Reading this thread REALLY makes me miss LJ. Narrative Priorities' comment especially reminds me of what it was to me and makes me wish this space still existed in my life. Now that I'm a grown-up, there's really no place in my online life where I can just talk honestly about personal and professional things. Facebook is full of moms and Republicans and people I know professionally. I can't speak freely about the irritating meeting I just had, etc. Blogging feels like I'm publishing something (and so I have to be serious about the writing - I have to edit it, and I can't really say something personal or grouchy) into the void.

I really miss the confluence of casual-thoughtful-private-community LJ provided. Now I even feel slightly nostalgic for the crazy drama!
posted by thehmsbeagle at 12:37 PM on September 7, 2012 [3 favorites]

Oh shit, I mentioned memcached above but looking at the Danga site reminds me that Brad also originated OpenID. Damn.
posted by kmz at 12:55 PM on September 7, 2012 [1 favorite]

Joe I mess you and your cabin/stories on my ElJay feed .... but glad to find you hereeee.
posted by tilde at 1:01 PM on September 7, 2012 [1 favorite]

I really miss that site. Google Plus is the closest to replicating its basic functionality, but no one really uses it.

I was so hopeful for Google Plus when it first came out, but the real names policy seemed like it slowed growth right when it started, and after that it was hard to convince other people to sign up. The people that were really interested in privacy were irritated at having their name having to be attached to everything they write, and it seemed like 90% of everyone else was okay with facebook.

What really strikes me is that Twitter, Tumblr, and Google Plus don't really have communities the way that lj does. If I want to find someone on the internet who shares my interest in, say, amigurumi penguin patterns and I would like to discuss it with them, twitter doesn't have a group for that. There are tags, sure, but they're unreliable and not standardized at all. I could go and find the amigurumi penguin pattern message board, but it's not centralized, and any interesting person I find on there isn't going to have a personalized journal so that I could snoop around and see if I want to get to know this person.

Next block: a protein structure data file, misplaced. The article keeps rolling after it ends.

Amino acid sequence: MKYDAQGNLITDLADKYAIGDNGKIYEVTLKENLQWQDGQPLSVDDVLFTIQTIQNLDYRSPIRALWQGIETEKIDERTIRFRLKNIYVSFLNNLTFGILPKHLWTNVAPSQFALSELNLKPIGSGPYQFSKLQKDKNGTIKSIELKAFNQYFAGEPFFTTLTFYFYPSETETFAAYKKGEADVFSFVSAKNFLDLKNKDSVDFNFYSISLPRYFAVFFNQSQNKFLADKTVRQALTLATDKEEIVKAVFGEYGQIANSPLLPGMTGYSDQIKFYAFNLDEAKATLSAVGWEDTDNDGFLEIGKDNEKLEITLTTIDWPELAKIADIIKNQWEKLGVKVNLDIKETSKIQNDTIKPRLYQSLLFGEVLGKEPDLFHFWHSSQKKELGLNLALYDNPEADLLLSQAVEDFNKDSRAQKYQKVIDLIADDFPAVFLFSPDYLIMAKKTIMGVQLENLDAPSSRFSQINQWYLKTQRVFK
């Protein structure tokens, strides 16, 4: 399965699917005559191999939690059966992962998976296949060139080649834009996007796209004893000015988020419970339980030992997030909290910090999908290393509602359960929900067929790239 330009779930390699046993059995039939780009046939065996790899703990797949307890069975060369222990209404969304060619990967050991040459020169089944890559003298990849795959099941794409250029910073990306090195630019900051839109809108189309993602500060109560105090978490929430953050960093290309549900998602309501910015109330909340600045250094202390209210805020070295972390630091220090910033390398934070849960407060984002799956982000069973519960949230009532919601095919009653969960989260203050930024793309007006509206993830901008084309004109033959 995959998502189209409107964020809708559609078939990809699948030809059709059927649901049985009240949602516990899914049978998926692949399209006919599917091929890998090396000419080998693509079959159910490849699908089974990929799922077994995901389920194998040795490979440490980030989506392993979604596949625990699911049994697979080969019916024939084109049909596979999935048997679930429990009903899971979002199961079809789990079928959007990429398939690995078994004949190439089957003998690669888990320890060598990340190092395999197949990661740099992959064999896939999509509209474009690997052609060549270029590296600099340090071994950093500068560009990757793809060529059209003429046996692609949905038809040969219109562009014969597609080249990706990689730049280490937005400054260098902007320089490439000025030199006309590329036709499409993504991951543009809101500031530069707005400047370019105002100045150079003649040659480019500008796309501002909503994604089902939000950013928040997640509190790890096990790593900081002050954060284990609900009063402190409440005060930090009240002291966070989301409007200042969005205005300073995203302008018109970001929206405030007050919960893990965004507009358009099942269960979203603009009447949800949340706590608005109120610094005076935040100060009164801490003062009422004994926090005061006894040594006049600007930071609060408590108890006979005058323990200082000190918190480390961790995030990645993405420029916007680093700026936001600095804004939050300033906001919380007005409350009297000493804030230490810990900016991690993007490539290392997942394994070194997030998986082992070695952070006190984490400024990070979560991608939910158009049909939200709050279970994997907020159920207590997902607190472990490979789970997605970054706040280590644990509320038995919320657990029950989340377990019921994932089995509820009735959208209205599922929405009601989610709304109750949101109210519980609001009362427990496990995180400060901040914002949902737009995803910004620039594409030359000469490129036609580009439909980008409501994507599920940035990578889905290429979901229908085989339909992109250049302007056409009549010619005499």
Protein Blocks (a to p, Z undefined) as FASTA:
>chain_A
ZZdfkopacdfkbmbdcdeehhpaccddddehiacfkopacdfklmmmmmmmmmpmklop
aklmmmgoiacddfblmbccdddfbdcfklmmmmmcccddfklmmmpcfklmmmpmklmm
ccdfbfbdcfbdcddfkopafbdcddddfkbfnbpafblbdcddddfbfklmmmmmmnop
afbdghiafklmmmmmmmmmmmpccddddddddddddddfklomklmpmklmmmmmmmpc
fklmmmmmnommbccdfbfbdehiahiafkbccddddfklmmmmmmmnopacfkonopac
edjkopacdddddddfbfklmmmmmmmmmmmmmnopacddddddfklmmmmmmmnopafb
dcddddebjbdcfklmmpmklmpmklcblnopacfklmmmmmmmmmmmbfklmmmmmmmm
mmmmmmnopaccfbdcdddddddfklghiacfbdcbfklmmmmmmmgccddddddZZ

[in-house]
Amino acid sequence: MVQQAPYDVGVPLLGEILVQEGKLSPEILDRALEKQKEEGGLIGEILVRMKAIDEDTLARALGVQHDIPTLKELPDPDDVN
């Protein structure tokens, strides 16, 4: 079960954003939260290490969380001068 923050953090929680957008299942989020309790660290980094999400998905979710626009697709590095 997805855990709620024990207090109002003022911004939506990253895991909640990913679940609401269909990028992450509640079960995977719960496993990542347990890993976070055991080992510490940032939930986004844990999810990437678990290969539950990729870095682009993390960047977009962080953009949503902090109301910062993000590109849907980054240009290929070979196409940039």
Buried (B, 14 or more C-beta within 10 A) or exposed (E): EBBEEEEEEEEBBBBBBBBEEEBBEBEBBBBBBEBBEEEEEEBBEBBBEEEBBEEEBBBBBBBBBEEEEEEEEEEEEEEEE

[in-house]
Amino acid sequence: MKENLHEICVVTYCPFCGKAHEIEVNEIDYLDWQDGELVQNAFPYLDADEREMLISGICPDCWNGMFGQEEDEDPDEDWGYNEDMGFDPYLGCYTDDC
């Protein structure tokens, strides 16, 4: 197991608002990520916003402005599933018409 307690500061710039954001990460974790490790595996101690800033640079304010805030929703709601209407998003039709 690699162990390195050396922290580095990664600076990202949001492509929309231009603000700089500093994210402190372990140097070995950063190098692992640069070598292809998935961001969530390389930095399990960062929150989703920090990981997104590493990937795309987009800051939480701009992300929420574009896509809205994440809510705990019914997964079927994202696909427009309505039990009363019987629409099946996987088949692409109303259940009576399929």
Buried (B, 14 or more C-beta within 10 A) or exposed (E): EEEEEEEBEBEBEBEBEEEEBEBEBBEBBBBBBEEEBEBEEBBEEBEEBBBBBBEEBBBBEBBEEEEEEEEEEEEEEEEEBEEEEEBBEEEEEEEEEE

I don't even know how you meet new people on the internet anymore, outside of metafilter meetups. Is the answer reddit? I suspect it might be reddit.

Admittedly, facebook does have open groups, but facebook seems too big, or something. Too much noise for me to venture out and like things and meet new people. Maybe I've just friended too many people from elementary school.
posted by dinty_moore at 1:01 PM on September 7, 2012 [2 favorites]

What really strikes me is that Twitter, Tumblr, and Google Plus don't really have communities the way that lj does.

I discovered this recently when I wanted to form an NYC MetaFilter group and Google Groups ended up being the best option. It seems to be humming along, but that's a community service even more obscure than Google Plus.

Also, was anyone in here active in sextips? Because that was basically a AskMe before AskMe (except much more limited in scope.)
posted by griphus at 1:07 PM on September 7, 2012

Also, was anyone in here active in sextips? Because that was basically a AskMe before AskMe (except much more limited in scope.)

No, but I was in the girlybits version of that--vaginapagina? That sounds about right.

I'm actually pretty active in several writing communities that branched off of forums (absolutewrite, mostly) into private subforums. Those communities feel pretty close to LJ, with the angsting, the day-to-day updates, the sharings of hopes and ambitions and annoyances (was anyone else a library employee who loved libpatronssuck?)

It's funny, though. I feel like, having been a 12-year-old on AOL and usenet, and then a teenager on freeopendiaries and diaryland, and a college student on LJ, and now, a twentysomething, here and on youtube and twitter and reddit and for a moment g+, the site itself has never mattered much to me compared to the personal communications it facilitated. I had friends who refused to read my blog after I ditched LJ, who won't keep in touch but on facebook. That seems so weird to me. The internet is a broad place, with a lot of potential for communication; I don't really understand sticking to one corner of it.